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I'm probably missing a trivial answer, but somehow I can't find it.

Given symmetric matrix $A \in \mathbb R^{n \times n}$, what's the complexity of diagonalizing the matrix, i.e. finding diagonal $\Lambda = diag(\lambda_1, \ldots, \lambda_n)$ and orthogonal $Q \in \mathbb R^{n \times n}$ such that $$\|A - Q^{-1} \Lambda Q\| < \epsilon \|A\|?$$ Here I use the operator norm. You can assume that the largest eigenvalue of $A$ is bounded by constants from both above and below. You can assume that all eigenvalues are different (it can also be achieved by perturbing $A$).

Basically, I have $f(x) = x^\top A x$, and I need to guarantee that the function doesn't excessively change after diagonalization.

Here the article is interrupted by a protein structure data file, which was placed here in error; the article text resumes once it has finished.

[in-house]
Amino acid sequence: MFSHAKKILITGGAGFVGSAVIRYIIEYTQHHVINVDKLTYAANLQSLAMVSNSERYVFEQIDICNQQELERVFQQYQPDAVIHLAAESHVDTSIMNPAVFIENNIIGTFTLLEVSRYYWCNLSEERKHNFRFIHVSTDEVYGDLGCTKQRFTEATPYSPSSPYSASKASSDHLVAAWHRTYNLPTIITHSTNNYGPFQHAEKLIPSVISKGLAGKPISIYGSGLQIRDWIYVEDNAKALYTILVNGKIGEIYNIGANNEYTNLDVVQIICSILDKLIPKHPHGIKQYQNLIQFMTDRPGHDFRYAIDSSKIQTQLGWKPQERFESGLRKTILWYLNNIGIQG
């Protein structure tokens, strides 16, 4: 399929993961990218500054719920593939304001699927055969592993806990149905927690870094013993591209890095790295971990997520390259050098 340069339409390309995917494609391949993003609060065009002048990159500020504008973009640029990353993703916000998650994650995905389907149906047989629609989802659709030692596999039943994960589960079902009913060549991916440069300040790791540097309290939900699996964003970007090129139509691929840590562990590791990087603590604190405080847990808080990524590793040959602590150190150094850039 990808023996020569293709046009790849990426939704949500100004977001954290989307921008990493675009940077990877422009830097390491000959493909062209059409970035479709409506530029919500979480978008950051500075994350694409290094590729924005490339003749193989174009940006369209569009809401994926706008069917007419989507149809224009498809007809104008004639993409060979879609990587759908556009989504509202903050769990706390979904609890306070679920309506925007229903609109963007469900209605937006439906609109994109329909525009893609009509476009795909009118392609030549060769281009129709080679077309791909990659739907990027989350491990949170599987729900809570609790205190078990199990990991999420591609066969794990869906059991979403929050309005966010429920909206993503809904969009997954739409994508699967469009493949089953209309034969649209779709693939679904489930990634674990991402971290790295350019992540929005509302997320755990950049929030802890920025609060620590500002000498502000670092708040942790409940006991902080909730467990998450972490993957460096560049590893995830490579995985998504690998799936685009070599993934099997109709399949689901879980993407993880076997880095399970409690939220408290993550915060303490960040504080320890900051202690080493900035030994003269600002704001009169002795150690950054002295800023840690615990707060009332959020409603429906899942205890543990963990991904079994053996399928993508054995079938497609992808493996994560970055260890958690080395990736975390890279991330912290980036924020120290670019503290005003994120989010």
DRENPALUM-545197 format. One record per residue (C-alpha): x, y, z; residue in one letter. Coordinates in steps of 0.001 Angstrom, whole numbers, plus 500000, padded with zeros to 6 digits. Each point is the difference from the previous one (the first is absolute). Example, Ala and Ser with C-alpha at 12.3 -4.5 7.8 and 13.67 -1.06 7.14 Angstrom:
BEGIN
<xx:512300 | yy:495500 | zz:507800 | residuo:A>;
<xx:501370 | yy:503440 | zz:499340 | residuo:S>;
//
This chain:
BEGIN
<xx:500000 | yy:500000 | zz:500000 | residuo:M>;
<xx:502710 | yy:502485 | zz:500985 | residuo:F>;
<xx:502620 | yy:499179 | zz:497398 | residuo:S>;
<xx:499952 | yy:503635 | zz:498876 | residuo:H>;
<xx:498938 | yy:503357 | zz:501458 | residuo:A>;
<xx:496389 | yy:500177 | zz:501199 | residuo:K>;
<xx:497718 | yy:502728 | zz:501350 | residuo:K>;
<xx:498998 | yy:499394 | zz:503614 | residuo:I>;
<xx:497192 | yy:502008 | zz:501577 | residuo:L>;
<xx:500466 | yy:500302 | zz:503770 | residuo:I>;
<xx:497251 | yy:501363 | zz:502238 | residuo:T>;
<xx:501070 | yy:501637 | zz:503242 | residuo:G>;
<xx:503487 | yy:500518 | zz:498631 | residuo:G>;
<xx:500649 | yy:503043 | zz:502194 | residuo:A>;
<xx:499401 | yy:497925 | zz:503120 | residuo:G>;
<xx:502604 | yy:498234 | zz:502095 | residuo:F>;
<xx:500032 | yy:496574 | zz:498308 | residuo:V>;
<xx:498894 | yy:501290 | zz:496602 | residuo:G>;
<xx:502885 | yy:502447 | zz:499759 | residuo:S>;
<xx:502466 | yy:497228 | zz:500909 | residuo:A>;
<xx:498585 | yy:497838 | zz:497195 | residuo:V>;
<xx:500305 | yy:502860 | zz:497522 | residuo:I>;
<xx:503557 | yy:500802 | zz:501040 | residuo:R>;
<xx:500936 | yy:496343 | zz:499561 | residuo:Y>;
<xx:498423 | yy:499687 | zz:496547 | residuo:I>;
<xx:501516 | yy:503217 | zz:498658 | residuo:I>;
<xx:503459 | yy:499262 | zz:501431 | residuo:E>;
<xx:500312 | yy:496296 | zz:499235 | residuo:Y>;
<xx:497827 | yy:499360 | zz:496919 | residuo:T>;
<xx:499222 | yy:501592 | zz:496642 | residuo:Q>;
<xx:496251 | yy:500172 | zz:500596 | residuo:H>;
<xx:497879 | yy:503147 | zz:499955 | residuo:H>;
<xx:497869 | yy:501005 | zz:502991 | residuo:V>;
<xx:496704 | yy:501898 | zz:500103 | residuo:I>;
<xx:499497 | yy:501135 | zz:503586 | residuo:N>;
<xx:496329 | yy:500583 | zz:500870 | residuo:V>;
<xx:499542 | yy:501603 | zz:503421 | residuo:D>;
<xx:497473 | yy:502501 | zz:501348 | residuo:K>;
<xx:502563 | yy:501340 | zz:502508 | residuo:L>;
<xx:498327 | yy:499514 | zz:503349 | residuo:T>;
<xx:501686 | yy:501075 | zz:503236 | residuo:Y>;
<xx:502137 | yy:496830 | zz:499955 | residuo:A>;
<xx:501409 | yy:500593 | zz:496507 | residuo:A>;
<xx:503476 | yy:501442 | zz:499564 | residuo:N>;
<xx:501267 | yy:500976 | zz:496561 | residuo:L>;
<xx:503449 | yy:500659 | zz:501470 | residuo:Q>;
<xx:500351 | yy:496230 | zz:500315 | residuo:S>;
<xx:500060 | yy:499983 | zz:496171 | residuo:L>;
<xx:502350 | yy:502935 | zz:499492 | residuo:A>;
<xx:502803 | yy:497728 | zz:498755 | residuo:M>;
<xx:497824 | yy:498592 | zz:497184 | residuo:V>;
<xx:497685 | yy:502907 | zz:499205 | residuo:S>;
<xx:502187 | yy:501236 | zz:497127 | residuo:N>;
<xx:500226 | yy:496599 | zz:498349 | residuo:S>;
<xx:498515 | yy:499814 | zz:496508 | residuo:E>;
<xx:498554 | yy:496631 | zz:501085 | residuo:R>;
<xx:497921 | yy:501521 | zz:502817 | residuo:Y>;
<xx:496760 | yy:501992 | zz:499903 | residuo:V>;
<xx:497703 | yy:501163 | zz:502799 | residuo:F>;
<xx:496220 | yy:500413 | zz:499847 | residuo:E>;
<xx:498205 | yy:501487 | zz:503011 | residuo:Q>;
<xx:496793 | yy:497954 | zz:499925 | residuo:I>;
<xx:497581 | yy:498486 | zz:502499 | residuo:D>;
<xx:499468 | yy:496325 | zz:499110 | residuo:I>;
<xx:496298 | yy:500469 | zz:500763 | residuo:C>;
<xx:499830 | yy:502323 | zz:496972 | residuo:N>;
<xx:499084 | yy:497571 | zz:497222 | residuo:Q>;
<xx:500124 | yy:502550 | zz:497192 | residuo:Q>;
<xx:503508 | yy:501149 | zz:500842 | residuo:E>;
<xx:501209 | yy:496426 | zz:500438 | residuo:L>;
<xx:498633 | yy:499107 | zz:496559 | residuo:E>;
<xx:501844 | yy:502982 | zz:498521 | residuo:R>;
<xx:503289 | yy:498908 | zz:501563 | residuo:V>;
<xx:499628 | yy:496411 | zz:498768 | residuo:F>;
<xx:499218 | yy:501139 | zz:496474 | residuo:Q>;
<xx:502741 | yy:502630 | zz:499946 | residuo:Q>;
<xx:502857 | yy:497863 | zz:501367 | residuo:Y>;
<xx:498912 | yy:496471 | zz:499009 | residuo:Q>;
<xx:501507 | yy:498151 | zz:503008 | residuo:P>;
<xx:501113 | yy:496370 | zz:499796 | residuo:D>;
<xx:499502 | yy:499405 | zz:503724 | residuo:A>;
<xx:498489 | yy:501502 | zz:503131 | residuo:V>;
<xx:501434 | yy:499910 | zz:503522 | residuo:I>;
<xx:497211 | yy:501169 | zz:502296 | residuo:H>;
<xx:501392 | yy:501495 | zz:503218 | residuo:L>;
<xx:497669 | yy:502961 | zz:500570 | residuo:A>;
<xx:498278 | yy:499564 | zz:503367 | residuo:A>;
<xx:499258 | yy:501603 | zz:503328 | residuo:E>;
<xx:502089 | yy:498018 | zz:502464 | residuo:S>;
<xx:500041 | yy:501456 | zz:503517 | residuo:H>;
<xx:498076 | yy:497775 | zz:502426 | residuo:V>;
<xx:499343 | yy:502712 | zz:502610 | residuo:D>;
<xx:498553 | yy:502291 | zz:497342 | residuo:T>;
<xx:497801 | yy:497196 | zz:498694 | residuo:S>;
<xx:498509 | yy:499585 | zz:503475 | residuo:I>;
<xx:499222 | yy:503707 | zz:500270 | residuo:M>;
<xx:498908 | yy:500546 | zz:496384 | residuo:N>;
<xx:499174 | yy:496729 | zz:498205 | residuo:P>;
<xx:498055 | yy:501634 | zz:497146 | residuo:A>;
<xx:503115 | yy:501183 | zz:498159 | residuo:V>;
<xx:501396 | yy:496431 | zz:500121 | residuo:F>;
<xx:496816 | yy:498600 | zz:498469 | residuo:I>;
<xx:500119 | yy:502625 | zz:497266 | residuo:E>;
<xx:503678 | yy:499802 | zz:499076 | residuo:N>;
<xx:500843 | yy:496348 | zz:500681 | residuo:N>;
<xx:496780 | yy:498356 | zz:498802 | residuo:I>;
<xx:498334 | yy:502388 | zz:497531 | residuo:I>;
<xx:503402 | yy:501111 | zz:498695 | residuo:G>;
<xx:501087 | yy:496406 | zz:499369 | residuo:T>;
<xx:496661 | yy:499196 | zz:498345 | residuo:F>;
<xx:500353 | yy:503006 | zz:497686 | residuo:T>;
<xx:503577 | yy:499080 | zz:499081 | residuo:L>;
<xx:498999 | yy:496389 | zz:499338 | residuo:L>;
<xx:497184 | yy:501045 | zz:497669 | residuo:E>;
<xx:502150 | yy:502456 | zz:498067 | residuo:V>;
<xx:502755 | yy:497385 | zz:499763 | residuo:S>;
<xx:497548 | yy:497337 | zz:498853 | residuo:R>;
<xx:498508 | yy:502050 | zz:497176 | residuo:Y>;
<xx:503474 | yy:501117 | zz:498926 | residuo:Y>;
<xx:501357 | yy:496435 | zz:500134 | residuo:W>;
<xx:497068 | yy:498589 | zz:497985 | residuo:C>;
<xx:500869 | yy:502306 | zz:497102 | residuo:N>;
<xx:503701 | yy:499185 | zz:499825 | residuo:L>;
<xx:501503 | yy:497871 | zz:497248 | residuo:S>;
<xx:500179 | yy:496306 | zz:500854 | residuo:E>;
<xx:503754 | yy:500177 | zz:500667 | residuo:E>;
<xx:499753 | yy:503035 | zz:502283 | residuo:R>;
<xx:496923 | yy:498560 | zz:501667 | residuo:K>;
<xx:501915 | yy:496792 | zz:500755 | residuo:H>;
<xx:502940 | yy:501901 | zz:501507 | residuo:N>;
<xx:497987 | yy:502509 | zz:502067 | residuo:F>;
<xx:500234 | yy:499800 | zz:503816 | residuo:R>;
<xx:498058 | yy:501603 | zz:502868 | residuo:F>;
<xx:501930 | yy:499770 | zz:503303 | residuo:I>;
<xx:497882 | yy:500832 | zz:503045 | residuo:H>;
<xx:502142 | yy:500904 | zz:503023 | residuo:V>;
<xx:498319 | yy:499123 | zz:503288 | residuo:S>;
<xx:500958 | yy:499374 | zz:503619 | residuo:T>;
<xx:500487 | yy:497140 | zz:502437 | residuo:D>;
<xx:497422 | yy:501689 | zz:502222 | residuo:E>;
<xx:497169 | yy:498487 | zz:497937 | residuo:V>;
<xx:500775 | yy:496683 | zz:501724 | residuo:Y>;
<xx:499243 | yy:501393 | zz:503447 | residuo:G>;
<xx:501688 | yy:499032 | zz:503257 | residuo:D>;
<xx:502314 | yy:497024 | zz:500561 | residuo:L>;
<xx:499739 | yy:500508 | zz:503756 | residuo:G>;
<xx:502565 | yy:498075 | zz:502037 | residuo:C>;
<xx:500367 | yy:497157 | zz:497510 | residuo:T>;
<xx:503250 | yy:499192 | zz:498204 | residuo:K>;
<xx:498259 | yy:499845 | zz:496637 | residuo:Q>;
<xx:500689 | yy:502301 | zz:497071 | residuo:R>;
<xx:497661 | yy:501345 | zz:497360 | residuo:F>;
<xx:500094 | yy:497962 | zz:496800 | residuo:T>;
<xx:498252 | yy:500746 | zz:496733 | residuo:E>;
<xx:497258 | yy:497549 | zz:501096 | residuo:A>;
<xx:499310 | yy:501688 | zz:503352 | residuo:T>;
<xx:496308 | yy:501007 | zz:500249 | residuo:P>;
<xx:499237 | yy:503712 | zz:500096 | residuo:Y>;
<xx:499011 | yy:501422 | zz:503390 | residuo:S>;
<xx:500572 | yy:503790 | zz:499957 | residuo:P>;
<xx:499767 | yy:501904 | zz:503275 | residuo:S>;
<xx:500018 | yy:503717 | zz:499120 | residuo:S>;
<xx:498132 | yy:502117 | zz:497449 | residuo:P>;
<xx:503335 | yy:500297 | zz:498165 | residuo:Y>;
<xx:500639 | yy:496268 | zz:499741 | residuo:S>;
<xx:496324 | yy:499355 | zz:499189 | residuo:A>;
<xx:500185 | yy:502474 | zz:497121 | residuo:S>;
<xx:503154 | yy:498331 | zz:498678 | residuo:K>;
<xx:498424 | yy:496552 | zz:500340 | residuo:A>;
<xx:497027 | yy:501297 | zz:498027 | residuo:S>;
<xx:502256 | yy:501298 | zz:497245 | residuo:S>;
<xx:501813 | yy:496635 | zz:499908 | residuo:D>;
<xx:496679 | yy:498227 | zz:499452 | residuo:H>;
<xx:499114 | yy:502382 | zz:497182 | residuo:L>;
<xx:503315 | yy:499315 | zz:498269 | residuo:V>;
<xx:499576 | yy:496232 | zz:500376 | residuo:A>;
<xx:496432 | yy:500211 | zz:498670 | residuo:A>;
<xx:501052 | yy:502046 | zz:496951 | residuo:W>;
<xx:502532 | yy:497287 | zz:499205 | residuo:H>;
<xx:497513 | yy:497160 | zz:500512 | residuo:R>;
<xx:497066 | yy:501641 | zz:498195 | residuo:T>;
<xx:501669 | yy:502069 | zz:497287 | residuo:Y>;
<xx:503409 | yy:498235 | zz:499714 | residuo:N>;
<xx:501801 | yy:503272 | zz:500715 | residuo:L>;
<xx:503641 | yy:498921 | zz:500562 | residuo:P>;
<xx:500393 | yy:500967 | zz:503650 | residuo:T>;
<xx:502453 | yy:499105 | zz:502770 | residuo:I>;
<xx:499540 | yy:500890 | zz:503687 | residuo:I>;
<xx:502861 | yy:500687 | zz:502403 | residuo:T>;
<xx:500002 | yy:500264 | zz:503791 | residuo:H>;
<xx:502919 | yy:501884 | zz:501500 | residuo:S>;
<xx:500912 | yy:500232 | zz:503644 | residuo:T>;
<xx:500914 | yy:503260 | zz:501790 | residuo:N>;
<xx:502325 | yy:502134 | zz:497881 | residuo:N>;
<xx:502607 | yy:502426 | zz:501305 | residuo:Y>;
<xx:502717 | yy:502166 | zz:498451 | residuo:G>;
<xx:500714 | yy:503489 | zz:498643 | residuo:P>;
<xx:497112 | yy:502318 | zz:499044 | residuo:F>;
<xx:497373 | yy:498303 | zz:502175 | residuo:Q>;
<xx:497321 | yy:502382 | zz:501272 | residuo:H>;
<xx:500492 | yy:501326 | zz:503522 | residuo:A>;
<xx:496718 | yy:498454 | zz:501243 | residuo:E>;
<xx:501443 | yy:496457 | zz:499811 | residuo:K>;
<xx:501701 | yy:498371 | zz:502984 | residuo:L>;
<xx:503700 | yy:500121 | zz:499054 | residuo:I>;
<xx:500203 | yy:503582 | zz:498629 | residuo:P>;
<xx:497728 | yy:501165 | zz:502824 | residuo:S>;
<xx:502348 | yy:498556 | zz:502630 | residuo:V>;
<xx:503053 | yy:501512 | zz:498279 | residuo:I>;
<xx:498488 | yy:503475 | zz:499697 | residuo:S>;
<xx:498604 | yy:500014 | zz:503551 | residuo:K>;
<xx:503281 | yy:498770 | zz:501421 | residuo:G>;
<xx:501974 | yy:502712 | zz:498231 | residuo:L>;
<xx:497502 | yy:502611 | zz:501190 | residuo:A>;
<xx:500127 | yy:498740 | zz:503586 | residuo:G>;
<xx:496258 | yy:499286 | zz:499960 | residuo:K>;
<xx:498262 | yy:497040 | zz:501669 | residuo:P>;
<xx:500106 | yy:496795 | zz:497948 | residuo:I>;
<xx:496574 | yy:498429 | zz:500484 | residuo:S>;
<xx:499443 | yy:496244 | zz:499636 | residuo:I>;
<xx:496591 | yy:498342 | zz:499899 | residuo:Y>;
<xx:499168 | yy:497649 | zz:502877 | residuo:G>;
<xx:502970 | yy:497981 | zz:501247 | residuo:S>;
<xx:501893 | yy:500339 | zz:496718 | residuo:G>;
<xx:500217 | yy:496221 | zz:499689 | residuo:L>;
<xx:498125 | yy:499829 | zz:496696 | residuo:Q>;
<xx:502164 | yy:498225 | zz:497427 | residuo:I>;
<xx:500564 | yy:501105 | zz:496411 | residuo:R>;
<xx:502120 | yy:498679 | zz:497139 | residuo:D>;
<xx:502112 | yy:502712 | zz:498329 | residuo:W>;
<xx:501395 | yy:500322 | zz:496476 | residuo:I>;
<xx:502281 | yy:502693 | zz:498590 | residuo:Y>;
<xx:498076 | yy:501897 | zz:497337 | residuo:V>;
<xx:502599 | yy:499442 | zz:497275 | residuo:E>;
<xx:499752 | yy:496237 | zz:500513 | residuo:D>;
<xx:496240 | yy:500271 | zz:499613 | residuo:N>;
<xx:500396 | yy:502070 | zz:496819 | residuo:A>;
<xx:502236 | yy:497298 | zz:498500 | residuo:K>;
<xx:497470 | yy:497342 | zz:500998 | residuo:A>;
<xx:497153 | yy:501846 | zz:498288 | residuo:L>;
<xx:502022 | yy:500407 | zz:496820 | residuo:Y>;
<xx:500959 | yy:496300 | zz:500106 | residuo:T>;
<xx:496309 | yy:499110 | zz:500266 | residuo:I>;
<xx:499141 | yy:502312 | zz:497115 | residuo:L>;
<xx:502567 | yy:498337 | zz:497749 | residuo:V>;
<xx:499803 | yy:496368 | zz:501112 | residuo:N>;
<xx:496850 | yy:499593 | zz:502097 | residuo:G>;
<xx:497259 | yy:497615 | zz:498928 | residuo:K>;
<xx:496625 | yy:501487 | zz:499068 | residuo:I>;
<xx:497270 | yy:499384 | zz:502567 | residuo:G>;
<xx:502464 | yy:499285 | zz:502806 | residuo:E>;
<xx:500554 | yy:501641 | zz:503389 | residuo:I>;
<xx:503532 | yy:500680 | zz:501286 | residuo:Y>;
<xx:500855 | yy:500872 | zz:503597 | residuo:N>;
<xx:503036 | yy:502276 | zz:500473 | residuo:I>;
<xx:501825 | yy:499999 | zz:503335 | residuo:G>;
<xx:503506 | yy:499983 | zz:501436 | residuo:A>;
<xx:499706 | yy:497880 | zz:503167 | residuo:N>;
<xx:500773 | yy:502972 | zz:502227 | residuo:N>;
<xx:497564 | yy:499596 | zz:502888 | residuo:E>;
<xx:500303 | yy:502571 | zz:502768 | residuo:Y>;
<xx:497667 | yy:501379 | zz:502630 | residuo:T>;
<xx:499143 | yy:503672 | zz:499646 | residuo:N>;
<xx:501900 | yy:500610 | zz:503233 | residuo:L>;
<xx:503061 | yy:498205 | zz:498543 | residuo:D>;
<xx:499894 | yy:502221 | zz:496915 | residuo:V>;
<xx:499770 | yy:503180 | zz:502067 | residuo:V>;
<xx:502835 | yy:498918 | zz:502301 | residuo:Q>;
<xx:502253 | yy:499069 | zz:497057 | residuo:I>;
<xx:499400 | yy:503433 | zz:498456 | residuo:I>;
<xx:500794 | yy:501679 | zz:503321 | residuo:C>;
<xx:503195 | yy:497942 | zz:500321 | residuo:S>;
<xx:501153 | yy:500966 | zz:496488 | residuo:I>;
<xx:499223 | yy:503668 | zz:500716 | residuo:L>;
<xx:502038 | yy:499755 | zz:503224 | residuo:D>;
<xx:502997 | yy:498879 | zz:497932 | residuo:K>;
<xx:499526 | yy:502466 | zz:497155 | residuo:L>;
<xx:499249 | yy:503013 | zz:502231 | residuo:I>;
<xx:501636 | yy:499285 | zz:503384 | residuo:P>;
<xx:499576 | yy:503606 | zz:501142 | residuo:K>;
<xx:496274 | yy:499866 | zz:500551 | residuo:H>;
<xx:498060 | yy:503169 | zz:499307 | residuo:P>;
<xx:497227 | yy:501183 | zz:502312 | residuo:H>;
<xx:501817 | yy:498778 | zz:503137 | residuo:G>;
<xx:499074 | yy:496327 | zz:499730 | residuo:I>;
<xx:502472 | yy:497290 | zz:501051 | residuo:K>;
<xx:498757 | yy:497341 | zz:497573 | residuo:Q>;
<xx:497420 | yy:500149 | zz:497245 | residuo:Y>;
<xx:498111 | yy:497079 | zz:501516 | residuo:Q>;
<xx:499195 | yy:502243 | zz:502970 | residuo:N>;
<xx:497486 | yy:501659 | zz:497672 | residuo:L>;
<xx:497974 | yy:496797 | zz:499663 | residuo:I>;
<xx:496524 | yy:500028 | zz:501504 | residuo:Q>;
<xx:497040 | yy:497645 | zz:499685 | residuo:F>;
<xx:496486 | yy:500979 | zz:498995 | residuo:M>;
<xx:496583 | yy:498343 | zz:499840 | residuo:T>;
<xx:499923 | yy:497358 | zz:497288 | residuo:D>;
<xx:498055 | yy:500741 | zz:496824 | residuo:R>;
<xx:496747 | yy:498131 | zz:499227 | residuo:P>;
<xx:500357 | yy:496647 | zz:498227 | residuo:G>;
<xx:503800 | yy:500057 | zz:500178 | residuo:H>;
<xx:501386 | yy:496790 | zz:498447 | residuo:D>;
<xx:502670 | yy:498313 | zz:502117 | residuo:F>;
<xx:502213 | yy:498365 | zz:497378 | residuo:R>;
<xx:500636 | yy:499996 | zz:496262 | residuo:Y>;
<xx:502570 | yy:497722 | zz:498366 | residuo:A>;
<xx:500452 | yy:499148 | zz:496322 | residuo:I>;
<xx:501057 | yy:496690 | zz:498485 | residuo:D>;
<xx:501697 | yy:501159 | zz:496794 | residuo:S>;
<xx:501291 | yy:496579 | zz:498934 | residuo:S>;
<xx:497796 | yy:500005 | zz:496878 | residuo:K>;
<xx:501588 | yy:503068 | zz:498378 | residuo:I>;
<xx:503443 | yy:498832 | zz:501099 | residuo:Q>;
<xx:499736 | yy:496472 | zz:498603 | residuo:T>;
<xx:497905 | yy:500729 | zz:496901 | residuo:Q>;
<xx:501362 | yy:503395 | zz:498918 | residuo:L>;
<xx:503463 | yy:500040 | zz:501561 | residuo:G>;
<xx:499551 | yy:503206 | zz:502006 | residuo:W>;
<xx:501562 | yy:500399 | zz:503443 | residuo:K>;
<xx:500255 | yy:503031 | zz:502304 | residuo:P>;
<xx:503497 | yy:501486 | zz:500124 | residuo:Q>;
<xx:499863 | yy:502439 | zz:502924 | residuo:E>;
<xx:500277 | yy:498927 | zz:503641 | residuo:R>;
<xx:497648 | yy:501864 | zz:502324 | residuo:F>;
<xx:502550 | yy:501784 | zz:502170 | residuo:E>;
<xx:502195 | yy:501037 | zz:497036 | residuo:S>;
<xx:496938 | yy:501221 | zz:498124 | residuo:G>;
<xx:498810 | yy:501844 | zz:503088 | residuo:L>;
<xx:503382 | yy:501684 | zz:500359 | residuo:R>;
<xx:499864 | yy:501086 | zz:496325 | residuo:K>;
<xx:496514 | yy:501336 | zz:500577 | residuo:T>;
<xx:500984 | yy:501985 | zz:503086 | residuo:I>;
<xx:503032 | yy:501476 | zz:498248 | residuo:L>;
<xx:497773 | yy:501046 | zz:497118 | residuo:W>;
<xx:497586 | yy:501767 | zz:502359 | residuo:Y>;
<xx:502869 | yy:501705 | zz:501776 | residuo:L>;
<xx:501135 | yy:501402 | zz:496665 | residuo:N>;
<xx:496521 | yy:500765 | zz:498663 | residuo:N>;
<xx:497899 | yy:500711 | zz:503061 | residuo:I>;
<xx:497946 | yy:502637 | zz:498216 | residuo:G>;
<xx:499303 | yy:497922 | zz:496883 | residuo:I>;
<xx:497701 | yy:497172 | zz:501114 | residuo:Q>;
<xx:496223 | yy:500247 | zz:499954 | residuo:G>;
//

Eigenvalues can be approximated efficiently using e.g. shifted QR algorithm. For the eigenspaces, The complexity of the matrix eigenproblem claims to find them, but I'm confused about what their result is: the main theorem only talks about approximating eigenvalues. What exactly they mean by "associated eigenspaces" is unclear to me: both from the definition point of view (since the eigenvalues are only found approximately, they almost surely don't have the eigenspaces) and from the approximation point of view. Other papers also don't seem to show a concrete answer (again, maybe I misinterpret the results).

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Reducing to a tridiagonal matrix takes $O(n^3)$ independent of $\epsilon$. I believe the fastest algorithm after that is divide and conquer, which I believe is $O(n^2 \log(1/\epsilon))$, for a total complexity of $O(n^3 + n^2 \log(1/\epsilon))$. However, it’s possible I have the dependence on $\epsilon$ wrong here.

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